Posted by: Interested Observer on Saturday, 4 February 2017 at 9:06pm GMT

Maybe I can contribute a little to Stephen Parsons’ request for more background to the 60s evangelical scene, as I was a public school/Oxbridge ordinand (sorry about that) and a contemporary of David Watson’s at Ridley.

In those days, David was no more than a typical public school product – Wellington, in his case – where belief in God was all of a piece with playing with a straight bat (he and I were in the college cricket, football, hockey and rugger teams together) and being kind to those down on their luck. He was certainly not one of the group of humourless evangelicals there at the time. His was the “come on, chaps” style. And he was just that – a thoroughly good chap.

I remember someone using the word ‘artless’ in conversation once, and his remarking: “that’s a good word; I must think of ways of using it.” Whether he was “trying God out” on people and found it worked, we shall never know, but don’t underestimate the upper middle class bubble many ordinands lived in, despite having done National Service – that is, the uncomfortable prospect of having to speak in church to ‘ordinary people’. Better stick to talking about God – or “Gudd” as he pronounced it. And it worked! Rows of shining upturned faces! An evocons nirvana. A cynical reason for their obsession with numbers? Maybe. It’s also the rationale of the shaving cream adverts: “four million people can’t be wrong!”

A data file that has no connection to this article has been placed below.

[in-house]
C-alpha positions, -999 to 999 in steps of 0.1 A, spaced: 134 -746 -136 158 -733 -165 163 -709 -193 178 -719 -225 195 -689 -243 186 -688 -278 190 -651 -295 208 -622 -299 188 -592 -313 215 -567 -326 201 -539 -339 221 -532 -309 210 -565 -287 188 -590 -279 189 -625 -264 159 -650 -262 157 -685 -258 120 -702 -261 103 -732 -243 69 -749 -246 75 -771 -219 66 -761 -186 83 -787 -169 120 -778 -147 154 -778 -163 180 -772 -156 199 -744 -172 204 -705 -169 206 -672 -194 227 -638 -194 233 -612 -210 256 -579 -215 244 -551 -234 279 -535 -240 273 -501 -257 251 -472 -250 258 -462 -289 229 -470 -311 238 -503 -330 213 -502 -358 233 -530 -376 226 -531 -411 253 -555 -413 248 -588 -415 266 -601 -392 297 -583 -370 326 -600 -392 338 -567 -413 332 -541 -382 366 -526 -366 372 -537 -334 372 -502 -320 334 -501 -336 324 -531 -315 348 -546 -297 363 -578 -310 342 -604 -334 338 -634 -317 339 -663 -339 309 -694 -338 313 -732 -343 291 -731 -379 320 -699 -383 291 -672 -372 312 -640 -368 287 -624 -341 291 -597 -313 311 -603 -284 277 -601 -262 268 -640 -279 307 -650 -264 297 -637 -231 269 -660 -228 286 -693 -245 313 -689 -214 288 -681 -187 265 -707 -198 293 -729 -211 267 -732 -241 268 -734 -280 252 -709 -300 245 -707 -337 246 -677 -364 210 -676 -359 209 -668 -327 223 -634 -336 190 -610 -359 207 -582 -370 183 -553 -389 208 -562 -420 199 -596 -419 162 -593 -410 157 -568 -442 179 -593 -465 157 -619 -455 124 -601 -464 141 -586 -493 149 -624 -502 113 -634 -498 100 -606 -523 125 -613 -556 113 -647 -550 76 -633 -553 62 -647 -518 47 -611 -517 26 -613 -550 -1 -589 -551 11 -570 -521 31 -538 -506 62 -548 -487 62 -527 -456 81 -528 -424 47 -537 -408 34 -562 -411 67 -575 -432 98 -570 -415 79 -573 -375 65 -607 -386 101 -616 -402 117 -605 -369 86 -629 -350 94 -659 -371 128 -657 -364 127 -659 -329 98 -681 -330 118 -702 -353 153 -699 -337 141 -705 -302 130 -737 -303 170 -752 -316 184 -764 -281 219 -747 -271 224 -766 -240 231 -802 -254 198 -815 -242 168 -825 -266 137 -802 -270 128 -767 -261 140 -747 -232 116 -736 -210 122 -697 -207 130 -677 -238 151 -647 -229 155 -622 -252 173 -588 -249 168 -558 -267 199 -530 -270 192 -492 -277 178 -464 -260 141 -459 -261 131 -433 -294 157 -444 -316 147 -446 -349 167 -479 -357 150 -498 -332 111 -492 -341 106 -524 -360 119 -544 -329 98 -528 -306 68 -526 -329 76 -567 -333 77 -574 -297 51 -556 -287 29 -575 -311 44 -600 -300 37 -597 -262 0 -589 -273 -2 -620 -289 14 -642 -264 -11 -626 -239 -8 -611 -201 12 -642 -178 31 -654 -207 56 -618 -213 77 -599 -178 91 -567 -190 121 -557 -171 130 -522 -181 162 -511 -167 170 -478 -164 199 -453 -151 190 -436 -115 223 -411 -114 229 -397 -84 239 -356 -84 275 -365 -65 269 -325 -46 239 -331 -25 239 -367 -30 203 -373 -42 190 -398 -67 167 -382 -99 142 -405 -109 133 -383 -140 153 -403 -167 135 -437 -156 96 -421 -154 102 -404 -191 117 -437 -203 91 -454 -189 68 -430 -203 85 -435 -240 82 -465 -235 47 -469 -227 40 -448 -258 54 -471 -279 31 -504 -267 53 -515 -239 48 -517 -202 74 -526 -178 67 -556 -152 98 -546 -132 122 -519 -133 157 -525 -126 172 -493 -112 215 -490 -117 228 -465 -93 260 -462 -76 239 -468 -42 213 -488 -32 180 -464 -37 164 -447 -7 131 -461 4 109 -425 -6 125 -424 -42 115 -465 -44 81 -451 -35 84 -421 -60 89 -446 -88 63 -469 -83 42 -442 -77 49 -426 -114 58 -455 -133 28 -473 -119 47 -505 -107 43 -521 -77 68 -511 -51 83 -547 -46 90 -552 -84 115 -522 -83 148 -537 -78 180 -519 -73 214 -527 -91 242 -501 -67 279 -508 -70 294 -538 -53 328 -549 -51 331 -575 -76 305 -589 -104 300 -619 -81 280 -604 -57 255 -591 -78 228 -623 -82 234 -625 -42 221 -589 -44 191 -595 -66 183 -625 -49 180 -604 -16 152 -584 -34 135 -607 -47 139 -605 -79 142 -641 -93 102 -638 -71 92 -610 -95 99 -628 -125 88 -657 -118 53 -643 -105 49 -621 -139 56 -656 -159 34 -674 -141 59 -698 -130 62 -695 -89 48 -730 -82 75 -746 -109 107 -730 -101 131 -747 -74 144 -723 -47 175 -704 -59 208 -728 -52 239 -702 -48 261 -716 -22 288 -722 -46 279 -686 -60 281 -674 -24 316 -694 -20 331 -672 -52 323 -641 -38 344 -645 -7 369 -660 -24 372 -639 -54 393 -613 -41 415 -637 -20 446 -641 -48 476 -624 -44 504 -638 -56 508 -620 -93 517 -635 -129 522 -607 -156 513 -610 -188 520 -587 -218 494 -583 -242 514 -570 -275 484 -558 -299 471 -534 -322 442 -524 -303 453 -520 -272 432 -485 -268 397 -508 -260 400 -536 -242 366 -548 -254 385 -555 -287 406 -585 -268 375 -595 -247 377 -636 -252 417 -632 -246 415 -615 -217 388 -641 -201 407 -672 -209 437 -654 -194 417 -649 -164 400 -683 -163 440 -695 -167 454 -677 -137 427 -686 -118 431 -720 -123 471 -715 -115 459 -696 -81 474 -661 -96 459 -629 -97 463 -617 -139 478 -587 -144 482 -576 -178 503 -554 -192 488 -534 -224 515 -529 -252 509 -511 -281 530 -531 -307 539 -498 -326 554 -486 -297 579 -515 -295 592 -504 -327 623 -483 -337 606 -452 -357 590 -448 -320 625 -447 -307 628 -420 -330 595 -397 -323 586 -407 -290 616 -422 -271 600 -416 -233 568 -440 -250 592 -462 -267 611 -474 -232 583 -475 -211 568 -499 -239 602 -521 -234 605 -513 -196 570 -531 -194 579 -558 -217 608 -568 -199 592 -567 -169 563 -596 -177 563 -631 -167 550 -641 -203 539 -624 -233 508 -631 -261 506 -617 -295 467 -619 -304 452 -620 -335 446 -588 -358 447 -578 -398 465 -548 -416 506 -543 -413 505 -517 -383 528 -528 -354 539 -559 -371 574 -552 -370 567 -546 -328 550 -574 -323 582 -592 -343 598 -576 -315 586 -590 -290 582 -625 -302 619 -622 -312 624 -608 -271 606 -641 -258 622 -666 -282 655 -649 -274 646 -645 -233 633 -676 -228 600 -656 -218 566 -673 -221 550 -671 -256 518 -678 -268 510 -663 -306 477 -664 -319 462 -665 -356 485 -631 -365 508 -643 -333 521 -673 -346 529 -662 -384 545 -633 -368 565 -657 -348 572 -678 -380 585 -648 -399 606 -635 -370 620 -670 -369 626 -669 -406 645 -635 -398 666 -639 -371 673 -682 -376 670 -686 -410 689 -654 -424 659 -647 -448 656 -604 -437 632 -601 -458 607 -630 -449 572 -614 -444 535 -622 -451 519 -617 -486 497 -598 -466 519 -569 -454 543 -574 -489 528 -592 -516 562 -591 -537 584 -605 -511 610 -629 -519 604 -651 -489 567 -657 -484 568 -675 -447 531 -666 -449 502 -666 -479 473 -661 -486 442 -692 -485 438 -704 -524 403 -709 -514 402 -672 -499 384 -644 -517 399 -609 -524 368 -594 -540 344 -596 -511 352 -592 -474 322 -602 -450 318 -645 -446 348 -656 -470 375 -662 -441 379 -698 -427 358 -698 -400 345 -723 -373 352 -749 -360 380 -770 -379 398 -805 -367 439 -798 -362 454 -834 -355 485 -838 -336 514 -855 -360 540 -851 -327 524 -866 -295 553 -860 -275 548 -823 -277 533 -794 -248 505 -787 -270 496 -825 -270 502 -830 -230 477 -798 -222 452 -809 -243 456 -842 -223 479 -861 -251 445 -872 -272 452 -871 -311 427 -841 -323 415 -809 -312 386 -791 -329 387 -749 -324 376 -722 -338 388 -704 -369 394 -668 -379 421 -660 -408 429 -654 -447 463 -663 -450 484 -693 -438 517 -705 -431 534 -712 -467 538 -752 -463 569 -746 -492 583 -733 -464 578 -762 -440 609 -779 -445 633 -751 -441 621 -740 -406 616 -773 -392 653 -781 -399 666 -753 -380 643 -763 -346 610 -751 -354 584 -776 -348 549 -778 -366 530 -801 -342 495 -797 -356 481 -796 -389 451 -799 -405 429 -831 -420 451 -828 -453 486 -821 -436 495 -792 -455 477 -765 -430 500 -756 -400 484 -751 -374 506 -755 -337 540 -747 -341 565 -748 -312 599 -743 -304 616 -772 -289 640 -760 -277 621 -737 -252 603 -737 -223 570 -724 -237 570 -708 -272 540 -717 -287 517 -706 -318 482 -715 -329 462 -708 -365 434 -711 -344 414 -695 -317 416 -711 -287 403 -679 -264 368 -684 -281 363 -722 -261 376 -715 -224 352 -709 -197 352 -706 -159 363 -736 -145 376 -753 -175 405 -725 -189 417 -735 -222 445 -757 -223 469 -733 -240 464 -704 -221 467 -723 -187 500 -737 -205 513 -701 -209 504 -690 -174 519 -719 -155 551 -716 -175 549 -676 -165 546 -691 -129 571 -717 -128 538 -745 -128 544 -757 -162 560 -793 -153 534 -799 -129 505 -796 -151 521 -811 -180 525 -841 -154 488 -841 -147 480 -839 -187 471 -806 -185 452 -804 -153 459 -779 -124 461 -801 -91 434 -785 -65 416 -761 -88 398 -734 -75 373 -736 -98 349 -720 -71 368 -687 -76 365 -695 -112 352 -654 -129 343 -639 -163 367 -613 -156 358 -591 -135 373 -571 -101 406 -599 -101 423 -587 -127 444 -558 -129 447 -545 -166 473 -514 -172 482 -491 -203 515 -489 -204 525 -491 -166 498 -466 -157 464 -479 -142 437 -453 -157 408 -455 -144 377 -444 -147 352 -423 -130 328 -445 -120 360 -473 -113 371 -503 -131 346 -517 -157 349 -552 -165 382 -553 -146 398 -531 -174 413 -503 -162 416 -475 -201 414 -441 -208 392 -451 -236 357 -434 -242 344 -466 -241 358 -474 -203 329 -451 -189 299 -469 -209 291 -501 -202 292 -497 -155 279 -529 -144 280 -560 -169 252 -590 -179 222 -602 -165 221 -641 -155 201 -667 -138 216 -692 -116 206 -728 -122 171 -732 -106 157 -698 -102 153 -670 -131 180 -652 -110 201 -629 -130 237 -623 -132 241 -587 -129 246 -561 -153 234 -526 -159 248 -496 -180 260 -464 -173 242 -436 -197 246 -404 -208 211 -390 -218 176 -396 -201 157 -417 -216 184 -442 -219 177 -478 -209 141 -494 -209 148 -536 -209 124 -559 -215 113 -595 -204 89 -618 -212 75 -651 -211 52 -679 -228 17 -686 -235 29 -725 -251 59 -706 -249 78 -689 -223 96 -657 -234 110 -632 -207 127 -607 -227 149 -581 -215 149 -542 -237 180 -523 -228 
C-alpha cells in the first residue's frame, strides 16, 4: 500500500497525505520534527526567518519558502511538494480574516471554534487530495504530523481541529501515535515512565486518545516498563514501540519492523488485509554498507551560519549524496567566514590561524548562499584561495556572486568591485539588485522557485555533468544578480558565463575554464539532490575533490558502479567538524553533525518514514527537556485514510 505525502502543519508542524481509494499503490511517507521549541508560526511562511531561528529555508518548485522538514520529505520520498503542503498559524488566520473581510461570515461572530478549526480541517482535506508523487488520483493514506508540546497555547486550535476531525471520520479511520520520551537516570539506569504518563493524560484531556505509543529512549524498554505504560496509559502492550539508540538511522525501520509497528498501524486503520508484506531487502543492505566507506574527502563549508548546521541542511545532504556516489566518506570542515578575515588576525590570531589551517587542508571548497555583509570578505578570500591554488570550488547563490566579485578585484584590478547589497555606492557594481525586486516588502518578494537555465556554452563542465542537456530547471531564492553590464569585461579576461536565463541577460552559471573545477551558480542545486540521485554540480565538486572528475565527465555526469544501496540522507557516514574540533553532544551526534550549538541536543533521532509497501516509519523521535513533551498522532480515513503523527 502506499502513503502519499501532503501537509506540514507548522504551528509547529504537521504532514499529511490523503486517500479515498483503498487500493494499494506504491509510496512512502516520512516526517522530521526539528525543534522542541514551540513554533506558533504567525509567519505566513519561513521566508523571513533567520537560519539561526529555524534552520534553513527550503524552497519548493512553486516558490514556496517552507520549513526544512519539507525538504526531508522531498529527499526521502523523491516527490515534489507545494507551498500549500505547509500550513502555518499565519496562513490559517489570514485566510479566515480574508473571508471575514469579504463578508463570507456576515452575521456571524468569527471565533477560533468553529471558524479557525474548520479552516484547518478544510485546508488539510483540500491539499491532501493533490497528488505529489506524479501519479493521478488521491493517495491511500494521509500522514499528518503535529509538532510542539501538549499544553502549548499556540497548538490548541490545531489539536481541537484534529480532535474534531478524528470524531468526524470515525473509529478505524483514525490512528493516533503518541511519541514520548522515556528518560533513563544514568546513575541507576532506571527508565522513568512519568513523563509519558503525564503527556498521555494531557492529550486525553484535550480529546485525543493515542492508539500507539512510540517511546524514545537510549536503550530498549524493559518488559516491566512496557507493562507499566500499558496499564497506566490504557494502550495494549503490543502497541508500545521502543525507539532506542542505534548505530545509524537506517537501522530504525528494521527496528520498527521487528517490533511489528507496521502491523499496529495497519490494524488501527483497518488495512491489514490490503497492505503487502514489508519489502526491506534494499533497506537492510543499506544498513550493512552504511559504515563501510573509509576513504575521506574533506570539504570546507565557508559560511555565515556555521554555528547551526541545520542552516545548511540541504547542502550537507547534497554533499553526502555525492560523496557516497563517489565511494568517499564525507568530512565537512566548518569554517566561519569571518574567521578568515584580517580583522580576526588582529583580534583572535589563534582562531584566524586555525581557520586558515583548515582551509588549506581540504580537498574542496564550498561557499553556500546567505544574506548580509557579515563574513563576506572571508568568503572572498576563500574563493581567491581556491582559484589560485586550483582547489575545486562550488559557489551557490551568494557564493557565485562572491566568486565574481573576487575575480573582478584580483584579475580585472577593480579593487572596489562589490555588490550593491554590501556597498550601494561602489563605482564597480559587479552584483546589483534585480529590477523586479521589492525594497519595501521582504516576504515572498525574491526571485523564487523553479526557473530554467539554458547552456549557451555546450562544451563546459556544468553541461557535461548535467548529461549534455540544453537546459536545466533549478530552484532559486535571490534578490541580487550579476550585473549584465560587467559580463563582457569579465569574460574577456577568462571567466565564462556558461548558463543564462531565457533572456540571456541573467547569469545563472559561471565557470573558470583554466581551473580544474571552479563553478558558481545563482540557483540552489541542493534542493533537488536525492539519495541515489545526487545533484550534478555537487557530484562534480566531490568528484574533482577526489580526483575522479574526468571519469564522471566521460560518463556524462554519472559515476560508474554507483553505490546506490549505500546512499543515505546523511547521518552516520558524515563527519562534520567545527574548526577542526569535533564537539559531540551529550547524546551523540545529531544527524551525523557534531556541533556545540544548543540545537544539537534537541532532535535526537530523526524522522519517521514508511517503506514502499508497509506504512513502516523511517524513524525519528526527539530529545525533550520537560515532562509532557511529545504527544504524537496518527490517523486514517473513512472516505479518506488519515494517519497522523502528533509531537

The history of 1930s Germany would suggest “yes, they can”.

Posted by: Michael Skliros on Sunday, 5 February 2017 at 11:54am GMT

Kate raised the question – and others have voiced similar amazement – about why abuses of corporal punishment in the ‘good old days’, even the practice itself, were not reported as criminal acts.

At my public school in the 40s, a midlands one more noted for its toughness than its empire-building record, beating was administered by house prefects. Yes, undertones of sexual gratification and sadism (not seen as sexually flavoured in those days) were acknowledged, but they were thought to be an acceptable risk, outweighed by the advantage of being able to run our own house and not have the housemaster micromanaging everything.

No doubt they are ridiculed today, like Freud, but when Kinsey, and Masters & Johnson, used proper research to reveal the sexual nature of corporal punishment, we immediately knew they were right and that was the end of it. That rape is a misuse of power, and nothing to do with sex, was a surprise – at least to those who had not had first or second hand experience if it. But it made sense, as did the clinical findings that same-sex attractions are perfectly normal for a small proportion of the animal kingdom, which of course includes humans. It also made us open to researchers’ observations that there are indeed many genders.